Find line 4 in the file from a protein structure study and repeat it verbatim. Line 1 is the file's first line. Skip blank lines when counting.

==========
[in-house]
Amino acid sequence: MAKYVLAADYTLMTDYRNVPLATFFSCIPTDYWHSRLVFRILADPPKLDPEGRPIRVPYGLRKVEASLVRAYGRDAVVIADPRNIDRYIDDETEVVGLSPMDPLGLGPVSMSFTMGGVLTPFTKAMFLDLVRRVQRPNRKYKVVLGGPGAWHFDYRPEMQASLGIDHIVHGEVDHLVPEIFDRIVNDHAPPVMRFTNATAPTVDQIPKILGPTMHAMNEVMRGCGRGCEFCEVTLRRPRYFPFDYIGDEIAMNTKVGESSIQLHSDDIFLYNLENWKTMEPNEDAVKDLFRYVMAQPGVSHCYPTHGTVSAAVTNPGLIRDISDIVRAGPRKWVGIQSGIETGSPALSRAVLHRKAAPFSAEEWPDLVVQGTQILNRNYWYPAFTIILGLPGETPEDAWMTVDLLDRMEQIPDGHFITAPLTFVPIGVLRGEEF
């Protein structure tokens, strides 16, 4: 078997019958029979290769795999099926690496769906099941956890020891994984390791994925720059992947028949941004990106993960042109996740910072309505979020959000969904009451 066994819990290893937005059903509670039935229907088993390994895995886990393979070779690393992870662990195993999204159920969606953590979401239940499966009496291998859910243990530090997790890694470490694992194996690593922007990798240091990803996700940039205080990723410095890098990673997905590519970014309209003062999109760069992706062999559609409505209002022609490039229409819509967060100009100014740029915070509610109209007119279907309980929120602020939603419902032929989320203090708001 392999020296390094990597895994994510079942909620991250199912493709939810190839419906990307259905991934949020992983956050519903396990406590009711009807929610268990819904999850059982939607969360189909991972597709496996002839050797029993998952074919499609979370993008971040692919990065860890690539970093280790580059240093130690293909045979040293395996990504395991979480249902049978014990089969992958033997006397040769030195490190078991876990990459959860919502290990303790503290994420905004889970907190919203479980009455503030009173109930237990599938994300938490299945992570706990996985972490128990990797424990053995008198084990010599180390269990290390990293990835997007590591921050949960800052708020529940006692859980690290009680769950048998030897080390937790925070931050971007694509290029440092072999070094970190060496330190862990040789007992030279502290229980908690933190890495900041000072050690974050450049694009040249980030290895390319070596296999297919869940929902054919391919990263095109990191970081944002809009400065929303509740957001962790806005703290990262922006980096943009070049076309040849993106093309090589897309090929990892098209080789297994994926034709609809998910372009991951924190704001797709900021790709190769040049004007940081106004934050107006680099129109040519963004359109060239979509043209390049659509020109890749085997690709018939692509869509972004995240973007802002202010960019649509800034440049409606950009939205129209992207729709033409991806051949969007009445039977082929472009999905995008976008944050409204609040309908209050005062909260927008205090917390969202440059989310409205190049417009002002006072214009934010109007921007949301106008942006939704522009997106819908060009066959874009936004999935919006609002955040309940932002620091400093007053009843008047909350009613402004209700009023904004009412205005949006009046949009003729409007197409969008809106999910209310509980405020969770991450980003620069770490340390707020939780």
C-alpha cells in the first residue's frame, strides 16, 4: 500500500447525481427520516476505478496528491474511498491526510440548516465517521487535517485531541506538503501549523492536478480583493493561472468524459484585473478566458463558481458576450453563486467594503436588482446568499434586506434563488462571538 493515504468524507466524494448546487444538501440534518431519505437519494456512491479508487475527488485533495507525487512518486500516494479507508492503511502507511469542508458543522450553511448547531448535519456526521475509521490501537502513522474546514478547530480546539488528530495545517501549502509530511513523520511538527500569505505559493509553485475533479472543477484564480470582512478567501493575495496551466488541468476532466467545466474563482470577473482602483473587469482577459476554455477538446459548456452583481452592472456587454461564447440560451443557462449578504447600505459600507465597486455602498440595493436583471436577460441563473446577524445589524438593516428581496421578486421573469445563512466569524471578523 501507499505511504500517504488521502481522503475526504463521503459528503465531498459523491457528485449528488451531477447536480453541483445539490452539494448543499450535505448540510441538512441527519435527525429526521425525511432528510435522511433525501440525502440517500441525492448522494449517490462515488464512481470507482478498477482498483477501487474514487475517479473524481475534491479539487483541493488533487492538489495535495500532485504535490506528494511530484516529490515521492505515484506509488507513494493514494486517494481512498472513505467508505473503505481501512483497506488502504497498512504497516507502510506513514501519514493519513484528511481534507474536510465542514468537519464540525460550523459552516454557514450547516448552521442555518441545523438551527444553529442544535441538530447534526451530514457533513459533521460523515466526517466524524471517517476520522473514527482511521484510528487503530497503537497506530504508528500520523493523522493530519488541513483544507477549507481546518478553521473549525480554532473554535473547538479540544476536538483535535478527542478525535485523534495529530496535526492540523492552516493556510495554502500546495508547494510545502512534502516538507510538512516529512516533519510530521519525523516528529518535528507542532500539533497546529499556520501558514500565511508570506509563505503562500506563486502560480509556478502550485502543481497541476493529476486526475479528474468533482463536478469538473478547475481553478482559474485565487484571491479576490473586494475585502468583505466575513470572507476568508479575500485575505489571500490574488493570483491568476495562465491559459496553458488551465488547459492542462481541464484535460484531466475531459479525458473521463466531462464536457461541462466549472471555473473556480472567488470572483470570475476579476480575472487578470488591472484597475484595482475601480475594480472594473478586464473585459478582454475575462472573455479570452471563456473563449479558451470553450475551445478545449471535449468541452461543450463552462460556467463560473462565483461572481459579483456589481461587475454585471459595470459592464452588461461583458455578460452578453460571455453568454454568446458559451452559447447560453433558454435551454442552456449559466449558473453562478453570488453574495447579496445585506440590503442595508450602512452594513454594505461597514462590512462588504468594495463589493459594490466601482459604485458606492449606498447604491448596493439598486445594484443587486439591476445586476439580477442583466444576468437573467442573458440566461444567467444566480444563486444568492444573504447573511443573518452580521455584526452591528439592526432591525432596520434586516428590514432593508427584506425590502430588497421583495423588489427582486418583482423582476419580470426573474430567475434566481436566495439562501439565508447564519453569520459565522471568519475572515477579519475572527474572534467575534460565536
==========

C-alpha cells in the first residue's frame, strides 16, 4: 500500500447525481427520516476505478496528491474511498491526510440548516465517521487535517485531541506538503501549523492536478480583493493561472468524459484585473478566458463558481458576450453563486467594503436588482446568499434586506434563488462571538 493515504468524507466524494448546487444538501440534518431519505437519494456512491479508487475527488485533495507525487512518486500516494479507508492503511502507511469542508458543522450553511448547531448535519456526521475509521490501537502513522474546514478547530480546539488528530495545517501549502509530511513523520511538527500569505505559493509553485475533479472543477484564480470582512478567501493575495496551466488541468476532466467545466474563482470577473482602483473587469482577459476554455477538446459548456452583481452592472456587454461564447440560451443557462449578504447600505459600507465597486455602498440595493436583471436577460441563473446577524445589524438593516428581496421578486421573469445563512466569524471578523 501507499505511504500517504488521502481522503475526504463521503459528503465531498459523491457528485449528488451531477447536480453541483445539490452539494448543499450535505448540510441538512441527519435527525429526521425525511432528510435522511433525501440525502440517500441525492448522494449517490462515488464512481470507482478498477482498483477501487474514487475517479473524481475534491479539487483541493488533487492538489495535495500532485504535490506528494511530484516529490515521492505515484506509488507513494493514494486517494481512498472513505467508505473503505481501512483497506488502504497498512504497516507502510506513514501519514493519513484528511481534507474536510465542514468537519464540525460550523459552516454557514450547516448552521442555518441545523438551527444553529442544535441538530447534526451530514457533513459533521460523515466526517466524524471517517476520522473514527482511521484510528487503530497503537497506530504508528500520523493523522493530519488541513483544507477549507481546518478553521473549525480554532473554535473547538479540544476536538483535535478527542478525535485523534495529530496535526492540523492552516493556510495554502500546495508547494510545502512534502516538507510538512516529512516533519510530521519525523516528529518535528507542532500539533497546529499556520501558514500565511508570506509563505503562500506563486502560480509556478502550485502543481497541476493529476486526475479528474468533482463536478469538473478547475481553478482559474485565487484571491479576490473586494475585502468583505466575513470572507476568508479575500485575505489571500490574488493570483491568476495562465491559459496553458488551465488547459492542462481541464484535460484531466475531459479525458473521463466531462464536457461541462466549472471555473473556480472567488470572483470570475476579476480575472487578470488591472484597475484595482475601480475594480472594473478586464473585459478582454475575462472573455479570452471563456473563449479558451470553450475551445478545449471535449468541452461543450463552462460556467463560473462565483461572481459579483456589481461587475454585471459595470459592464452588461461583458455578460452578453460571455453568454454568446458559451452559447447560453433558454435551454442552456449559466449558473453562478453570488453574495447579496445585506440590503442595508450602512452594513454594505461597514462590512462588504468594495463589493459594490466601482459604485458606492449606498447604491448596493439598486445594484443587486439591476445586476439580477442583466444576468437573467442573458440566461444567467444566480444563486444568492444573504447573511443573518452580521455584526452591528439592526432591525432596520434586516428590514432593508427584506425590502430588497421583495423588489427582486418583482423582476419580470426573474430567475434566481436566495439562501439565508447564519453569520459565522471568519475572515477579519475572527474572534467575534460565536